About half of American adults are married, down significantly from marriage's peak of 72 percent in 1960 and contributing to an all-time high in the number of adults who are single.
These are among the findings of two reports out this month on changes in Americans' marital status. The Pew Research Center, which has been tracking marital rates for years, notes in its new report that educated people marry at higher rates than those with less education, and that the gap is widening. The difference in marriage rates between those who have a bachelor's degree and those who have a high school diploma or less has tripled in the last 25 years.
Meanwhile, in honor of Unmarried and Single Americans Week Sept. 17-23, a Council on Contemporary Families fact sheet by Bella DePaulo, an academic affiliate at the University of California Santa Barbara, notes more than 45 percent of American adults are divorced, widowed or never married, a marked change from the 28 percent who were single in 1970.
"This is the largest number of single adults in the United States ever," said DePaulo, who wrote the book, "Singled Out: How Singles are Stereotyped, Stigmatized and Ignored, and Still Live Happily Ever After." "There are close to as many unmarried Americans as married ones."
Among America's 110.8 million single adults, 63.5 percent have never married, while 23.1 percent are divorced and 13.4 percent are widowed, she said.
What hasn't changed dramatically, though, is that most adults who have never married still aspire to it, a finding reiterated in the Pew report. Experts have noted that many young people are treating marriage as a "capstone" rather than a "cornerstone," meaning instead of marrying when they're younger, some wait until they've gotten degrees and jobs and they feel like their finances are in place.
Pew said the "decline in the share of married adults can be explained in part by the fact that Americans are marrying later in life" — in 2016, the median age for a first marriage was 27.4 for women and 29.5 for men. That's about seven years older than the median ages for first nuptials in 1960.
But the report said "delayed marriage may not explain all of the drop-off. The share of Americans who have _never_married has been rising steadily in recent decades. At the same time, more adults are living with a partner instead of marrying, and raising children outside of marriage."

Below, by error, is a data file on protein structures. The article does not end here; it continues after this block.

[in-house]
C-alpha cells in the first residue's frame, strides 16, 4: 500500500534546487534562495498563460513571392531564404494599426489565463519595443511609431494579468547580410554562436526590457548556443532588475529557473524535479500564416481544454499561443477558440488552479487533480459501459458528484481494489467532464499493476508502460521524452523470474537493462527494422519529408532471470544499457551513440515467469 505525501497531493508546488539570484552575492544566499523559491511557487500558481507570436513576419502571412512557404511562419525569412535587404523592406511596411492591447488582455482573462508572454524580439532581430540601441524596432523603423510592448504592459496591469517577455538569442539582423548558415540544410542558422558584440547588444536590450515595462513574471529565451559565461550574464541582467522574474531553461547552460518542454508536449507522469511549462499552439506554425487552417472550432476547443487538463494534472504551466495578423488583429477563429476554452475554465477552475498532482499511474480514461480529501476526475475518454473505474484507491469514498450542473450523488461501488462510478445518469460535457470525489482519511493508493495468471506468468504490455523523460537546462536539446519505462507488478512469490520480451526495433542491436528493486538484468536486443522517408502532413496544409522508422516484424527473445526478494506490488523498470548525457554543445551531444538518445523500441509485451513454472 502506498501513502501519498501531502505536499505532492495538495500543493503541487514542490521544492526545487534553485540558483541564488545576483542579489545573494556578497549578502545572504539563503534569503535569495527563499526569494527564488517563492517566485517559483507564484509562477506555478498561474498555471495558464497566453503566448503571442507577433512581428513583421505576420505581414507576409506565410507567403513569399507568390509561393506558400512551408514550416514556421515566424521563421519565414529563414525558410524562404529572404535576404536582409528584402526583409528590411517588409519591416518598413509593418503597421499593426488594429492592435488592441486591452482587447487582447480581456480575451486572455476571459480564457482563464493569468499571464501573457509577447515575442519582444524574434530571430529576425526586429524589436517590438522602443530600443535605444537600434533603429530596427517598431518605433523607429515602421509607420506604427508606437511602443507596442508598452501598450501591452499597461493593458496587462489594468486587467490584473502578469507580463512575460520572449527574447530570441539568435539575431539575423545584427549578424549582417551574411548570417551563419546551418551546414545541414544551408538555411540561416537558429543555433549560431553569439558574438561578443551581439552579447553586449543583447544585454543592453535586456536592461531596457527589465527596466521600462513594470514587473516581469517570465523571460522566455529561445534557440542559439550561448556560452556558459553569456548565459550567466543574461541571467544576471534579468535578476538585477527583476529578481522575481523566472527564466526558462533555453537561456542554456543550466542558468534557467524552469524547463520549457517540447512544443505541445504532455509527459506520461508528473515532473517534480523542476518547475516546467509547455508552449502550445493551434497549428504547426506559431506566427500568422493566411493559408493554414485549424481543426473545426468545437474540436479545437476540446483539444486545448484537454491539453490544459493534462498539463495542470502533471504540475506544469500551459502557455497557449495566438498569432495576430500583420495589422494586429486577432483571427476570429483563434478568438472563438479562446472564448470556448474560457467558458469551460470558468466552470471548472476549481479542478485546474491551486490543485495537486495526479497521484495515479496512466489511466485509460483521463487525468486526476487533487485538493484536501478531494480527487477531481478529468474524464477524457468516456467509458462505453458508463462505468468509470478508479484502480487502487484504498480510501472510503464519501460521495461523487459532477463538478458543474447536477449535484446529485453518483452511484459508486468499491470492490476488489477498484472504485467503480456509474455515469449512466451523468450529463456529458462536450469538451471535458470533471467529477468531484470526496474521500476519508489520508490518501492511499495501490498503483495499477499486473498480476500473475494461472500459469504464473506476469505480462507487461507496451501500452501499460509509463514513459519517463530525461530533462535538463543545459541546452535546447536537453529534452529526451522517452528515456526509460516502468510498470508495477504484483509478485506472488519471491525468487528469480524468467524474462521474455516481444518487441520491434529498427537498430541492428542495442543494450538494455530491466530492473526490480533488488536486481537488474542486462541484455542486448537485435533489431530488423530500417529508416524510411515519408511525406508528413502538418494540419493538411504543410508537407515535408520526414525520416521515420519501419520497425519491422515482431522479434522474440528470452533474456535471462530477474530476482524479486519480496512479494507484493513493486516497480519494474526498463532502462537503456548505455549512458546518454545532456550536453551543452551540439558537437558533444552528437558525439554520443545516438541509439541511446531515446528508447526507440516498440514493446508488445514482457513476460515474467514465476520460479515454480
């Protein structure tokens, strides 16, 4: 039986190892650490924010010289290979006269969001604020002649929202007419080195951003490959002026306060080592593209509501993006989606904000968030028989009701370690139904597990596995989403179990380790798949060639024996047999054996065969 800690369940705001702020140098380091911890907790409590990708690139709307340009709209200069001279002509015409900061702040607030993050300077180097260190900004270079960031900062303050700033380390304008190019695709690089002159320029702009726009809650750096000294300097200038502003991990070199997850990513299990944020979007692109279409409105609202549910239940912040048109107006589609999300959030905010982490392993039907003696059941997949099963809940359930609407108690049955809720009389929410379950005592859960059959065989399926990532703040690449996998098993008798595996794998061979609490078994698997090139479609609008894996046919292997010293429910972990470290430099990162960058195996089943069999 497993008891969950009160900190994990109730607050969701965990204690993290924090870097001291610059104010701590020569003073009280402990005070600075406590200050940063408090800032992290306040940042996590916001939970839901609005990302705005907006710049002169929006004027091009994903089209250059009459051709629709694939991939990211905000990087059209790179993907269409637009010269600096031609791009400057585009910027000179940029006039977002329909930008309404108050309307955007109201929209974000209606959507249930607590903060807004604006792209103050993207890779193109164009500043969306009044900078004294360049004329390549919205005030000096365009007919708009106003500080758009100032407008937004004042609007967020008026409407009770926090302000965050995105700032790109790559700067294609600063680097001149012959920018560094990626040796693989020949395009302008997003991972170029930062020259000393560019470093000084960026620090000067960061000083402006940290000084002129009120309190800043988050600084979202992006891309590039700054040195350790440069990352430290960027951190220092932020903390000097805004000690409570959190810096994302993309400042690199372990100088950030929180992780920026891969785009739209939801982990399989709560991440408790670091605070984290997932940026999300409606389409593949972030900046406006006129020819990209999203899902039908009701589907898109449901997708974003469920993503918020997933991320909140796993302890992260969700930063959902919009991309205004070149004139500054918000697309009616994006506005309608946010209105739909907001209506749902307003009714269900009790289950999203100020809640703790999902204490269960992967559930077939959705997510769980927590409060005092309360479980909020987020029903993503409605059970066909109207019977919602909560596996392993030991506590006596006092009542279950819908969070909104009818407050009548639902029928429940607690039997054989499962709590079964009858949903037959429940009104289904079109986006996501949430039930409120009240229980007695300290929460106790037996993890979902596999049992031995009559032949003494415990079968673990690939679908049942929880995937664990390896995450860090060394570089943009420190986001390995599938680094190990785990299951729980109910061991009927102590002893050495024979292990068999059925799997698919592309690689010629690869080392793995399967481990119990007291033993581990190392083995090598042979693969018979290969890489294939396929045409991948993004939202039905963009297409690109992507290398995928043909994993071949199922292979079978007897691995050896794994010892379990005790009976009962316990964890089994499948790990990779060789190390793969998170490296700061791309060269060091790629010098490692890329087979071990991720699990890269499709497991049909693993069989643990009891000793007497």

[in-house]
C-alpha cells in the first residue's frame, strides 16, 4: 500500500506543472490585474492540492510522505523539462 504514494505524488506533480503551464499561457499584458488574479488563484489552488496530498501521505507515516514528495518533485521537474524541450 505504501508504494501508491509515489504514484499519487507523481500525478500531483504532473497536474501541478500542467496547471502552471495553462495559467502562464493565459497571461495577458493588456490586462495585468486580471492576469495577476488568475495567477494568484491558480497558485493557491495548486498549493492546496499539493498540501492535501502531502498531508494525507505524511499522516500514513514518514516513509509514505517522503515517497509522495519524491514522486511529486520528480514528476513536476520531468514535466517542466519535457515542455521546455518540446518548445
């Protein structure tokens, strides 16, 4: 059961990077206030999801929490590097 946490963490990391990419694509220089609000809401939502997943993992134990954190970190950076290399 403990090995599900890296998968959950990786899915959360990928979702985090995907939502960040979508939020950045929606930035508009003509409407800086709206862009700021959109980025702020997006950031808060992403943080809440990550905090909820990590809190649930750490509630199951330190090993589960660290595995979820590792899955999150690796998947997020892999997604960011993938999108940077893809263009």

Most of those who've never married still hold marriage as an aspiration, said Renee Stepler, a research analyst at Pew who wrote the report with Kim Parker, Pew's director of social trends research.
"There's still definitely a desire amongst the never-married to get married one day," she said.
The Pew report found that 58 percent of people who have never married say they'd like to at some point, while just over a quarter are not sure. About one in seven say they don't plan to marry ever.
But there are significant gaps in who's marrying and who's not and in who wants to and who doesn't, said Stepler.
A quarter-century ago, at least six in 10 adults ages 25 and older were married, regardless of their educational attainment. But in 2015, the differences based on education were significant, according to the Pew report. Among those 25 and older who had a college degree, 65 percent were married, compared to 55 percent of those with some college education and half of those with a high school diploma or less.
Similarly, there are marriage rate gaps based on race and ethnicity, Pew found. Among white adults in 2015, 54 percent were married, compared to 61 percent of Asian adults, 46 percent of Hispanic adults and 30 percent of blacks adults. Pew notes that the "gap between whites and blacks has remained fairly consistent over time."
In August, Pew surveyed 4,971 U.S. adults to gauge their feelings about marriage. Among those who never married, 58 percent said they would like to at some point, while 27 percent said they weren't sure. For 14 percent, the answer was a definite no. Among those who had never married, 20 percent who had no degree said they didn't want to get married. For those with a four-year degree, that percentage dropped to 11.
The gaps also increased with age. Nearly one-third of never-married adults 50 or older said they don't want to get married, compared to 11 percent of younger adults who had never married.